RGH researcher’s study looks at maternal mortality rates of black and white women
ROCHESTER, N.Y. (WHEC) — A researcher at Rochester General Hospital just published a study that some believe will help save the lives of pregnant women and their babies.
The rate of maternal mortality is on the rise in America, and black women are three times more likely to die than white women, so researchers at Rochester General and Johns Hopkins studied the data of 4 million women.
The study found that in white women, the rate of maternal mortality fell among higher economic groups, but high-income black women were just as likely to die during pregnancy and childbirth as their low-income counterparts.
Earlier, News10NBC Anchor Deanna Dewberry chatted with Dr. Salman Zahid at RGH about the reasons why.
Zahid: "Previous studies have shown that minority ethnicities or racial groups, like black women, if they belong to a high-income group that pre-disposes them to being exposed to more structural racism, or underlying biases."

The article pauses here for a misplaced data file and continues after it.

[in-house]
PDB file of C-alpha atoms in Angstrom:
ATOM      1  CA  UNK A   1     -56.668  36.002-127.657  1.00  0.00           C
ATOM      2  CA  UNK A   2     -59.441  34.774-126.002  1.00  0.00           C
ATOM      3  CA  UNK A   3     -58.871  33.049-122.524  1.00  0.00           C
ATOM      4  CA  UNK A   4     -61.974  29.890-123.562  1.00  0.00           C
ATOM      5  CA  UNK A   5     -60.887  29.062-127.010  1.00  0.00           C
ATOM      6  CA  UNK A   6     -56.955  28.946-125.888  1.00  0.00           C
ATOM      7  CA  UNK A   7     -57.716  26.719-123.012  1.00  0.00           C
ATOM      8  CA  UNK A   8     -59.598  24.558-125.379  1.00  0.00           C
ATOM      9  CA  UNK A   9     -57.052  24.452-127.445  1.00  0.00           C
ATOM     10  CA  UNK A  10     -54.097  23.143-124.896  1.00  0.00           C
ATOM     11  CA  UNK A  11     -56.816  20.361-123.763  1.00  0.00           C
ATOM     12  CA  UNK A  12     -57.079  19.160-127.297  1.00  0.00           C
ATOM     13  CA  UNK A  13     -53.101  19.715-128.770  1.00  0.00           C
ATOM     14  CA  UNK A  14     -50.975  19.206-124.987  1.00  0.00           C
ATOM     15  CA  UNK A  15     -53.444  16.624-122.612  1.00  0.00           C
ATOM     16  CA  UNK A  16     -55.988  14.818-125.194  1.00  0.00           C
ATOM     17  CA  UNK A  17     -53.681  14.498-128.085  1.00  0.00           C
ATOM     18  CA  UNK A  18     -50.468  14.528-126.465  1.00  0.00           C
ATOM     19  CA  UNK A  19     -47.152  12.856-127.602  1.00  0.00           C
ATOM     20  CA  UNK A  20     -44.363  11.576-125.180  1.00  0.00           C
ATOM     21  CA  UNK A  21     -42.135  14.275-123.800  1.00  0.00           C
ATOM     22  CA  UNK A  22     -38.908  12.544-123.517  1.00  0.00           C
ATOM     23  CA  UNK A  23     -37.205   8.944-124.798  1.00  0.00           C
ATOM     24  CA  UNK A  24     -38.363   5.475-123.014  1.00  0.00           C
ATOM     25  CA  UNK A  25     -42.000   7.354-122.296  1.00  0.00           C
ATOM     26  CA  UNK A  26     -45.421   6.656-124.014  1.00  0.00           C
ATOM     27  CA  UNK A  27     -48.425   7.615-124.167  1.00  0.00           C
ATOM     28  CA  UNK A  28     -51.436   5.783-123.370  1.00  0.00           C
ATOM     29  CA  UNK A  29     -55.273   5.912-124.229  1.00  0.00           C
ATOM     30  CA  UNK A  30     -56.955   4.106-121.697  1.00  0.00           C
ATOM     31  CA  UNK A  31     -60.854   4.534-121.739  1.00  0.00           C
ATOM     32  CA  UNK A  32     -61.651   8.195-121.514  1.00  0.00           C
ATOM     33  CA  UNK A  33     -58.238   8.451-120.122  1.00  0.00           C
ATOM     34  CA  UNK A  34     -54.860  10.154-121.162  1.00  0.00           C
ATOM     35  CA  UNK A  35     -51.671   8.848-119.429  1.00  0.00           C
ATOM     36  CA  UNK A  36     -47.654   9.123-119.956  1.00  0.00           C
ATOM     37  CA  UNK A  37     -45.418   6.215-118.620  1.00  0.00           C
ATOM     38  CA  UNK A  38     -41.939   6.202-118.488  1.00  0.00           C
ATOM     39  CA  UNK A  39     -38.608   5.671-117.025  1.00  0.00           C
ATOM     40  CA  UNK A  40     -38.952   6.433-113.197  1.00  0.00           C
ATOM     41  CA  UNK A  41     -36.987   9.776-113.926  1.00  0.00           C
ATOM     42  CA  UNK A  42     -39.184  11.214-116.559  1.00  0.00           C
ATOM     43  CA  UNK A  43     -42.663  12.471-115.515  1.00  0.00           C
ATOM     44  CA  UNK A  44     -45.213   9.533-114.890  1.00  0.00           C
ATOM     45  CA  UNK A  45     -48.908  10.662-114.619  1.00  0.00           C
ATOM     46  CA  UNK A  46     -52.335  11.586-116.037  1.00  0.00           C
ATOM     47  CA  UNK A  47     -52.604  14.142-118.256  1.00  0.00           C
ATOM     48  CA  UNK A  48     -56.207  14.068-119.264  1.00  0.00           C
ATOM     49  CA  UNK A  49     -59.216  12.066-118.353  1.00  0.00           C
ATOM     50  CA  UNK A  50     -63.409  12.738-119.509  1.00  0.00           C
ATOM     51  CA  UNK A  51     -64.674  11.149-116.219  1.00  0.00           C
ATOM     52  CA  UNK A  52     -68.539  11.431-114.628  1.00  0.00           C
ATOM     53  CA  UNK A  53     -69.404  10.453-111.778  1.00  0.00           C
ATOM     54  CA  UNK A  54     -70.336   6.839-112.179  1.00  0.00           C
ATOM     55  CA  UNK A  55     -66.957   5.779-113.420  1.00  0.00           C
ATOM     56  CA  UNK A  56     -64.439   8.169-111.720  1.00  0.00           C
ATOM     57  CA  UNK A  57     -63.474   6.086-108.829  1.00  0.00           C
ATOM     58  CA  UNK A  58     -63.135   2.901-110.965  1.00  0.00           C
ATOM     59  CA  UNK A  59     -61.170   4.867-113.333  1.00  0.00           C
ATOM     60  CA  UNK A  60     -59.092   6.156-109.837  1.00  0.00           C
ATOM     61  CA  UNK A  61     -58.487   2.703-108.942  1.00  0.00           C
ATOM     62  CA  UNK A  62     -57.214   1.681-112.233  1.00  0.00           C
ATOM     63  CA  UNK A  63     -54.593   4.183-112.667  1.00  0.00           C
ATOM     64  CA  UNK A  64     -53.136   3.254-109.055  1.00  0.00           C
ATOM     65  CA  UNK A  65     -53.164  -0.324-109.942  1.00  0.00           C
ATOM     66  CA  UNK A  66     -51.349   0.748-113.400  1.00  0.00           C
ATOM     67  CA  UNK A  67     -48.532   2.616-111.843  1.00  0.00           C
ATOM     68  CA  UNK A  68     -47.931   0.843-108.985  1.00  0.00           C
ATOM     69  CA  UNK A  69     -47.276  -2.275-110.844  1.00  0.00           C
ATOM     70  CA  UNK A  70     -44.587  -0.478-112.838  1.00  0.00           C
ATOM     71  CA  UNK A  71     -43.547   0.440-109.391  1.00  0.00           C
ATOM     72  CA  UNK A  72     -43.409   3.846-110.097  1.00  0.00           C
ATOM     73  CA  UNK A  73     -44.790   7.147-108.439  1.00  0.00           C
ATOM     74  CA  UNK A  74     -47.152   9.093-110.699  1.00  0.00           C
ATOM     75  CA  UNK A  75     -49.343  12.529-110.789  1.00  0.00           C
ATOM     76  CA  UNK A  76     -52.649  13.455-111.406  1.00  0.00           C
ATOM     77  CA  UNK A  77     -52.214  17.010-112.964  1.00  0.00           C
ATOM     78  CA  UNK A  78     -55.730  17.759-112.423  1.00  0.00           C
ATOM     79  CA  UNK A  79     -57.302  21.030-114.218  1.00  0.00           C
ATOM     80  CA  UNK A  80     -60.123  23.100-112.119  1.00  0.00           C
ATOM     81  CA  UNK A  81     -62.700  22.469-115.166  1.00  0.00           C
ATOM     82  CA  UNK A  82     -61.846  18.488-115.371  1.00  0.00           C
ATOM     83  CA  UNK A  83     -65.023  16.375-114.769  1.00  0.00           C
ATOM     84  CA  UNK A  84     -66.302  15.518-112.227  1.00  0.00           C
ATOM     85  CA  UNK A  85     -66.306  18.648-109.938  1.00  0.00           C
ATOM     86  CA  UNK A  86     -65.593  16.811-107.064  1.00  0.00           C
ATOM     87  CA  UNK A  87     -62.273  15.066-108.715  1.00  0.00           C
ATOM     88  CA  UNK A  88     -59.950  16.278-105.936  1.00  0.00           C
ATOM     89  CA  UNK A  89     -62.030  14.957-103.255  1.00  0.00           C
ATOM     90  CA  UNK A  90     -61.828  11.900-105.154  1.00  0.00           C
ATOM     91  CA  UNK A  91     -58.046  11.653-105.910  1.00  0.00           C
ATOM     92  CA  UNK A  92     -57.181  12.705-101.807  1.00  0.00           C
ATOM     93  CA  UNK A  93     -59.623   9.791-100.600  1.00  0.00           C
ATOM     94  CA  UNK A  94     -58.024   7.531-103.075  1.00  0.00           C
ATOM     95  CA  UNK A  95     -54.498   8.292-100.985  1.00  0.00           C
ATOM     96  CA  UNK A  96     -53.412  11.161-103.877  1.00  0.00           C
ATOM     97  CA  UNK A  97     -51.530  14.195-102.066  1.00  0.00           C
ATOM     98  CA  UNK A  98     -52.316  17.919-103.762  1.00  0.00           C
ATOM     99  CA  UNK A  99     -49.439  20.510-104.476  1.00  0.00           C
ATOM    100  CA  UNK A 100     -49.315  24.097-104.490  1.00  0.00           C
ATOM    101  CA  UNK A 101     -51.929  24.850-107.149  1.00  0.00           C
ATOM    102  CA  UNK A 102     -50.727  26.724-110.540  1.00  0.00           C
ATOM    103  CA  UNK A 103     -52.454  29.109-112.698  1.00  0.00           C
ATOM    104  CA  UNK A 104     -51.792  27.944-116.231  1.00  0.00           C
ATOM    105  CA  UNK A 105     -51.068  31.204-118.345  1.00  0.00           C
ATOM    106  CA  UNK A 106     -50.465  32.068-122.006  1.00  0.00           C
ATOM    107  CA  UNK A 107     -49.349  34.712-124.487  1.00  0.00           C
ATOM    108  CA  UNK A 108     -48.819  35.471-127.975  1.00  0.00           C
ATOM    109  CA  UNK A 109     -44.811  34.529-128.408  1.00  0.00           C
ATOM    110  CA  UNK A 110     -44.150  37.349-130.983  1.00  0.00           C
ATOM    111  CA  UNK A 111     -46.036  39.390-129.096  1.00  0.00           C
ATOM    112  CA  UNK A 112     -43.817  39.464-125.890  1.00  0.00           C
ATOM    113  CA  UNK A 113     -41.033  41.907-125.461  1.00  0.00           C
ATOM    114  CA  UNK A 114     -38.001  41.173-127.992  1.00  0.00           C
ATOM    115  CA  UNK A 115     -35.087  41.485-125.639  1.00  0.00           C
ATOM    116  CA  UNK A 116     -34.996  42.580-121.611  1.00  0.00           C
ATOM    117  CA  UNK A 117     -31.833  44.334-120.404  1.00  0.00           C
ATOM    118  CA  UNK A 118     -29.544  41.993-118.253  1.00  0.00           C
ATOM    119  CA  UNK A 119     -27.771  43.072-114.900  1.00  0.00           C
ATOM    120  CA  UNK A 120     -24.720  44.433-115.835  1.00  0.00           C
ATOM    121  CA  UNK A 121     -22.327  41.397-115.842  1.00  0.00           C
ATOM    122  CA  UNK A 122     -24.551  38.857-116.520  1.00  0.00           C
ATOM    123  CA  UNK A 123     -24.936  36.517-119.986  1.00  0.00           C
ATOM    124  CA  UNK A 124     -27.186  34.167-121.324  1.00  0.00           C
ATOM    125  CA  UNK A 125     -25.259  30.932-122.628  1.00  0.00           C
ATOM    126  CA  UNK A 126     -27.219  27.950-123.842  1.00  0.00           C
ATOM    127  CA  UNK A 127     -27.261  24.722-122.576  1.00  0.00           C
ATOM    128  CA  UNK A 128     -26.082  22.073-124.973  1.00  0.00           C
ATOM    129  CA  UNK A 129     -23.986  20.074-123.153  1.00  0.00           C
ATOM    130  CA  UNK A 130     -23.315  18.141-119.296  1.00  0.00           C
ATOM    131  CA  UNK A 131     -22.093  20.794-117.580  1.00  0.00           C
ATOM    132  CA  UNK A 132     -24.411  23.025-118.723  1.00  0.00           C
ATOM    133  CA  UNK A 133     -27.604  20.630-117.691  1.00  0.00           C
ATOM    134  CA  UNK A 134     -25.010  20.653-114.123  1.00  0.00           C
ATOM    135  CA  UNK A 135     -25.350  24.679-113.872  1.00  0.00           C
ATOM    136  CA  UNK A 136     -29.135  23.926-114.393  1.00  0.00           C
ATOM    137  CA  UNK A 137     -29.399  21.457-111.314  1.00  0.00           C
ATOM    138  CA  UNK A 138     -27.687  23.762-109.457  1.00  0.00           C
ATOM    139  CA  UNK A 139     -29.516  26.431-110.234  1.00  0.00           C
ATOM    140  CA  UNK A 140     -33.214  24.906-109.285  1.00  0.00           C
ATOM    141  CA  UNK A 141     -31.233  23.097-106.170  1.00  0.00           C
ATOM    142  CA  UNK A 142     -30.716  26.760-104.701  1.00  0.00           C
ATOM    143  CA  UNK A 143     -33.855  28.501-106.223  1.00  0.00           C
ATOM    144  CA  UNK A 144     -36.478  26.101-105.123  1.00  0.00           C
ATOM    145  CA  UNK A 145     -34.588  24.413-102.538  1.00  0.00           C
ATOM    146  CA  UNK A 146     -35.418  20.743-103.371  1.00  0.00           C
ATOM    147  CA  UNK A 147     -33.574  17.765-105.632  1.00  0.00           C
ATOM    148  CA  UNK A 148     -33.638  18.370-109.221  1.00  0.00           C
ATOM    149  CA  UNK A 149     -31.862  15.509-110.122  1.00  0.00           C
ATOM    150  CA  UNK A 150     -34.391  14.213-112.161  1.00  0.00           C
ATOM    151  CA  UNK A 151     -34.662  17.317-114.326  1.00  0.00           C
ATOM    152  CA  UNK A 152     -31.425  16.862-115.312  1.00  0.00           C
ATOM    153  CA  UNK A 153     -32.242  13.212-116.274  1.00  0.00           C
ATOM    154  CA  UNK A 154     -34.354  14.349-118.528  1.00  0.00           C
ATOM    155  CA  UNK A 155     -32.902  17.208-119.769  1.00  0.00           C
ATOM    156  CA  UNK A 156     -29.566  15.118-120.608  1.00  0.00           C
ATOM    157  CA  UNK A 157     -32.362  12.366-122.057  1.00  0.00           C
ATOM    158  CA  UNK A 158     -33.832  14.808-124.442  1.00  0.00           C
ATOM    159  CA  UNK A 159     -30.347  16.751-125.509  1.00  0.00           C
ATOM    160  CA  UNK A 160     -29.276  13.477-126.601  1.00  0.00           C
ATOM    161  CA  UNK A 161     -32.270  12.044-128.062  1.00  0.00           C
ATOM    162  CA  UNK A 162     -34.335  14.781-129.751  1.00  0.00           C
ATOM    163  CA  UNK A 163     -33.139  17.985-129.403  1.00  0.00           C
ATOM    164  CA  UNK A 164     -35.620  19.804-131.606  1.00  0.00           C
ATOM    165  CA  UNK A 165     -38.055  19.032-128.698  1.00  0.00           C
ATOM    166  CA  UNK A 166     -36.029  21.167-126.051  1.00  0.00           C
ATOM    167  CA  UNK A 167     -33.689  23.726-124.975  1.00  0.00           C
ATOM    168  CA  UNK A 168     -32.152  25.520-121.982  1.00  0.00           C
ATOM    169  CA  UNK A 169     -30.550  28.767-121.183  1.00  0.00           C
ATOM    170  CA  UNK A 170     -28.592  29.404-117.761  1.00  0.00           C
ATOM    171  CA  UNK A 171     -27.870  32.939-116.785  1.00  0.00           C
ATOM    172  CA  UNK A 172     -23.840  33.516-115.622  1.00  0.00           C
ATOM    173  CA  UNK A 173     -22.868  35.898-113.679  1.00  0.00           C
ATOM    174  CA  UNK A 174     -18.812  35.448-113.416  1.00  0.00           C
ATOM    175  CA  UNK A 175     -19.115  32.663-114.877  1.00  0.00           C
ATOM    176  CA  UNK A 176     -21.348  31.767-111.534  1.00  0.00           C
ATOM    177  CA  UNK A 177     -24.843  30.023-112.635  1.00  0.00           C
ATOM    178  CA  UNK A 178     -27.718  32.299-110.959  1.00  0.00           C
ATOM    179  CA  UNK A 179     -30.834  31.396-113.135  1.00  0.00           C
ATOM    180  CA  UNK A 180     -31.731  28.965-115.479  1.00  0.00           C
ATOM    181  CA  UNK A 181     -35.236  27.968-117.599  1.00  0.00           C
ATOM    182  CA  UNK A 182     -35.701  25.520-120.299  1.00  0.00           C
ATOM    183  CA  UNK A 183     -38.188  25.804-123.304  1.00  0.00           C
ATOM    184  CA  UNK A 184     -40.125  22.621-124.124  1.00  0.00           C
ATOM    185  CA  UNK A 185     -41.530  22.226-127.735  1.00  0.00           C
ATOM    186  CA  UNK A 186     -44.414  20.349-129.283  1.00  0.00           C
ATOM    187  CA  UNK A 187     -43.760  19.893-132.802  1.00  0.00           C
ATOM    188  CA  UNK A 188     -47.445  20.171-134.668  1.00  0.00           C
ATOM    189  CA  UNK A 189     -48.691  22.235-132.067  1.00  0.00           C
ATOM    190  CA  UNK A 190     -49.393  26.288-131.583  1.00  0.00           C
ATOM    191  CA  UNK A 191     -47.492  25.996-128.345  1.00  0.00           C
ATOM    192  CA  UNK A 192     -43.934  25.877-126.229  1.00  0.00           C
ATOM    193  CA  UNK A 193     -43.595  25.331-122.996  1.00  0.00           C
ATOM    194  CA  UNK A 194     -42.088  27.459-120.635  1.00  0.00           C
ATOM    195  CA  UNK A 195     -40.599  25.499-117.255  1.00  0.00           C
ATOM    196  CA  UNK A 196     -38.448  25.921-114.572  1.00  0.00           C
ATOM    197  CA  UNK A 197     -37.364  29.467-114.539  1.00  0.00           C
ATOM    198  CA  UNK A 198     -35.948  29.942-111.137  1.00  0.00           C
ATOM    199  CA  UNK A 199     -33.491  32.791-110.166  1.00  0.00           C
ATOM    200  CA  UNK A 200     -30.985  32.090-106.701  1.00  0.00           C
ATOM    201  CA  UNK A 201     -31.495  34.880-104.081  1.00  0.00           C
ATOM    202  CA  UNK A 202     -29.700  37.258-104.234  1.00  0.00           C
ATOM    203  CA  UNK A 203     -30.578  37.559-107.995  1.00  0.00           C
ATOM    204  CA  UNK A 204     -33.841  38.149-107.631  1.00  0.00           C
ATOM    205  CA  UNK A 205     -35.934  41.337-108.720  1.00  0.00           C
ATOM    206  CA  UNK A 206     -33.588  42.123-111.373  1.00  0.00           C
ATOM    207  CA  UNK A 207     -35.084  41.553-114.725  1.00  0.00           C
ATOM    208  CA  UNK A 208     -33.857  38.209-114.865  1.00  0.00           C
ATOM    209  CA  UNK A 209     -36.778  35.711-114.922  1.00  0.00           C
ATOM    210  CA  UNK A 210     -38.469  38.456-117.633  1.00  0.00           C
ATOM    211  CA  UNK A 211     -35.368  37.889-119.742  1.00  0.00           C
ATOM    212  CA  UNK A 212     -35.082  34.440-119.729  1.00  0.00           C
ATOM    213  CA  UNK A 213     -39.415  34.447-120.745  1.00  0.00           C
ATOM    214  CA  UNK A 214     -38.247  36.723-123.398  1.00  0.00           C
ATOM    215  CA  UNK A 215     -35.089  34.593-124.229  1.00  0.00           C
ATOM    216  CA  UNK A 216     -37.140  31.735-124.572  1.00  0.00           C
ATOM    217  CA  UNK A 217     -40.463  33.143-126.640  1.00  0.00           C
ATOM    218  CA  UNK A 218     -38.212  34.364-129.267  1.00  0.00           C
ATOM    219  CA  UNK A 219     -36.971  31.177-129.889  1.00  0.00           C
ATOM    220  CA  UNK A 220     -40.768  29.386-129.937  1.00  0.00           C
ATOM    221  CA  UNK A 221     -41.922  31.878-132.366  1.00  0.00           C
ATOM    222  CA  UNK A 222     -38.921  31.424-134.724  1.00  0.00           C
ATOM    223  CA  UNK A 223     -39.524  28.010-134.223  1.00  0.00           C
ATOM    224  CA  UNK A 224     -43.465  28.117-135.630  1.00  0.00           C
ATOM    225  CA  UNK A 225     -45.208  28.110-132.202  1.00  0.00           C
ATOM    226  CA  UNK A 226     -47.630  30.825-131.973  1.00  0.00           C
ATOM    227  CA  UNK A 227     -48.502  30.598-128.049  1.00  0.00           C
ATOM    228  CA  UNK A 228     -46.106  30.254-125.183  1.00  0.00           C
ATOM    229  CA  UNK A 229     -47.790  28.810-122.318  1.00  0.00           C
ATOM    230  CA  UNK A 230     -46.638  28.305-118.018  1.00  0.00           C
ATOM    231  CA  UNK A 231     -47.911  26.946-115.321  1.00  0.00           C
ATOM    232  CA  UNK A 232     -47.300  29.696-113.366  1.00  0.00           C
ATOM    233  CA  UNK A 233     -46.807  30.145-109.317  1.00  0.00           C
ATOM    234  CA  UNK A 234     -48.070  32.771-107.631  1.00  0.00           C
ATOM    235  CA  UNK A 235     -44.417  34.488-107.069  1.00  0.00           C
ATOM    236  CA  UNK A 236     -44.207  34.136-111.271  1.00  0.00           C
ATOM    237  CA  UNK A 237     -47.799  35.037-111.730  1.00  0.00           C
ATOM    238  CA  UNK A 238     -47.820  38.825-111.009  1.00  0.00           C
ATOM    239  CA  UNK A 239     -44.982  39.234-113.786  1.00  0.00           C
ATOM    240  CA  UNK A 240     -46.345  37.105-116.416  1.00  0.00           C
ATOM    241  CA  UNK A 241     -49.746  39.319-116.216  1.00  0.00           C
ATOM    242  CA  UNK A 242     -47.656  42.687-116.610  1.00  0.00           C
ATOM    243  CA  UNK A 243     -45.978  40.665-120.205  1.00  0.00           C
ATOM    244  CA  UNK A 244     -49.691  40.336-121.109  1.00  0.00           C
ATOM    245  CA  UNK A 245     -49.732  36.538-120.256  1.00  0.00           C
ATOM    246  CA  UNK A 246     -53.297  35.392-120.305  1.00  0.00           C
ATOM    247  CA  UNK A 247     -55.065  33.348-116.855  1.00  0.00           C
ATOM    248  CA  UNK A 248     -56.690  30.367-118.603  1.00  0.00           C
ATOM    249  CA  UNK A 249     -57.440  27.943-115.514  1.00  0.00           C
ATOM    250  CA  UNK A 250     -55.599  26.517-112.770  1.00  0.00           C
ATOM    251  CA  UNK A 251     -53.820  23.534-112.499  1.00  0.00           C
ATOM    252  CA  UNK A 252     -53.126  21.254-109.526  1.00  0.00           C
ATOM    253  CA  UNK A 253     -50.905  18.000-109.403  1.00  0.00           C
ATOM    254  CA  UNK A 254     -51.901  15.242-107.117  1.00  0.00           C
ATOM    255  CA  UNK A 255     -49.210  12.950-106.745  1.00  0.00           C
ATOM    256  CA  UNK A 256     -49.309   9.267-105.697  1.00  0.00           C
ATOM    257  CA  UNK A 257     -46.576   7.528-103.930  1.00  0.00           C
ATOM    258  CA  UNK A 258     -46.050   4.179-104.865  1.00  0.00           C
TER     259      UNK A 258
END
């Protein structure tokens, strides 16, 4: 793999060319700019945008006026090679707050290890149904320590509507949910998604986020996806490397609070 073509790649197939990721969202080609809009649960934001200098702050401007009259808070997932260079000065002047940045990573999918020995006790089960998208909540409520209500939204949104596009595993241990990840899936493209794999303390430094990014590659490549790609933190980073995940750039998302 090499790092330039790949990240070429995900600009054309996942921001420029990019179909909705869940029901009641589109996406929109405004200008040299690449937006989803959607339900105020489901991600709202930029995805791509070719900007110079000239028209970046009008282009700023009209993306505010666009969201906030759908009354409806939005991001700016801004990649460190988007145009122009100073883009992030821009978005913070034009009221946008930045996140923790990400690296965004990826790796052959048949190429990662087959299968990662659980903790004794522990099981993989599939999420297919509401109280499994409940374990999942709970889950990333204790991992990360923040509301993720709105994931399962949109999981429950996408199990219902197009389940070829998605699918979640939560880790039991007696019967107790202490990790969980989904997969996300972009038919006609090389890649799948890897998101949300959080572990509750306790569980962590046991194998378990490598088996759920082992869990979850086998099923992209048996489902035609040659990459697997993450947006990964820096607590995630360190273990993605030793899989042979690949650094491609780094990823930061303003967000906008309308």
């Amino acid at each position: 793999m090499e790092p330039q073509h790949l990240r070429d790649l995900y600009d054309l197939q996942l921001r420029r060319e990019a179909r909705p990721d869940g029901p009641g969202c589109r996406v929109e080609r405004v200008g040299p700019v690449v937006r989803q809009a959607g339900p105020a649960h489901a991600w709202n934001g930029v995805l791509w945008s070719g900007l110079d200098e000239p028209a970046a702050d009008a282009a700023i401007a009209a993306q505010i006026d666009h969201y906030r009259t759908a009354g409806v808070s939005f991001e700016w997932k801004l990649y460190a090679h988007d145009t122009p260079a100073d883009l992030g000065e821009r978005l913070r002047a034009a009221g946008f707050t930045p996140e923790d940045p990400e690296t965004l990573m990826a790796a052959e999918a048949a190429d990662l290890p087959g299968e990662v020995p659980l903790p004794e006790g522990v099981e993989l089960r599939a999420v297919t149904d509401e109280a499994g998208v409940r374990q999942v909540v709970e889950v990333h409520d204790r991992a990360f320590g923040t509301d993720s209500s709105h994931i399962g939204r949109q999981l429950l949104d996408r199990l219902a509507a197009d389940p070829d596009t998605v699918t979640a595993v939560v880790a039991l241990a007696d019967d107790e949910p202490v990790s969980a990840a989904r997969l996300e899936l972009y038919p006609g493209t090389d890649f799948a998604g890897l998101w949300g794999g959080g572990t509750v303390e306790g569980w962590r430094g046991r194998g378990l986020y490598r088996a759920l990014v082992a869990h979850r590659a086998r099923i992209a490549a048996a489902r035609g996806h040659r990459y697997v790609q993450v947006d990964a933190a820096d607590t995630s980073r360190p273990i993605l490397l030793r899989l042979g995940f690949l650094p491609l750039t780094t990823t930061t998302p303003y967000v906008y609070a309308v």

Dewberry: "And so in turn, those high-income black women were more stressed? Leading to more heart disease? Is that what you’re saying?"
Zahid: "That has been shown that highly affluent black women, because of the emotional stress that they might go through that can translate to medically having more cardiac arrhythmias and abnormal heart rhythms."
Zahid presented his findings to the American College of Cardiology on Sunday.
Another study was also presented that showed that more aggressive treatment of high blood pressure during pregnancy does not harm the baby.
Zahid said these two studies could greatly improve the way doctors treat cardiovascular disease in pregnancy and save the lives of women and their babies across the country.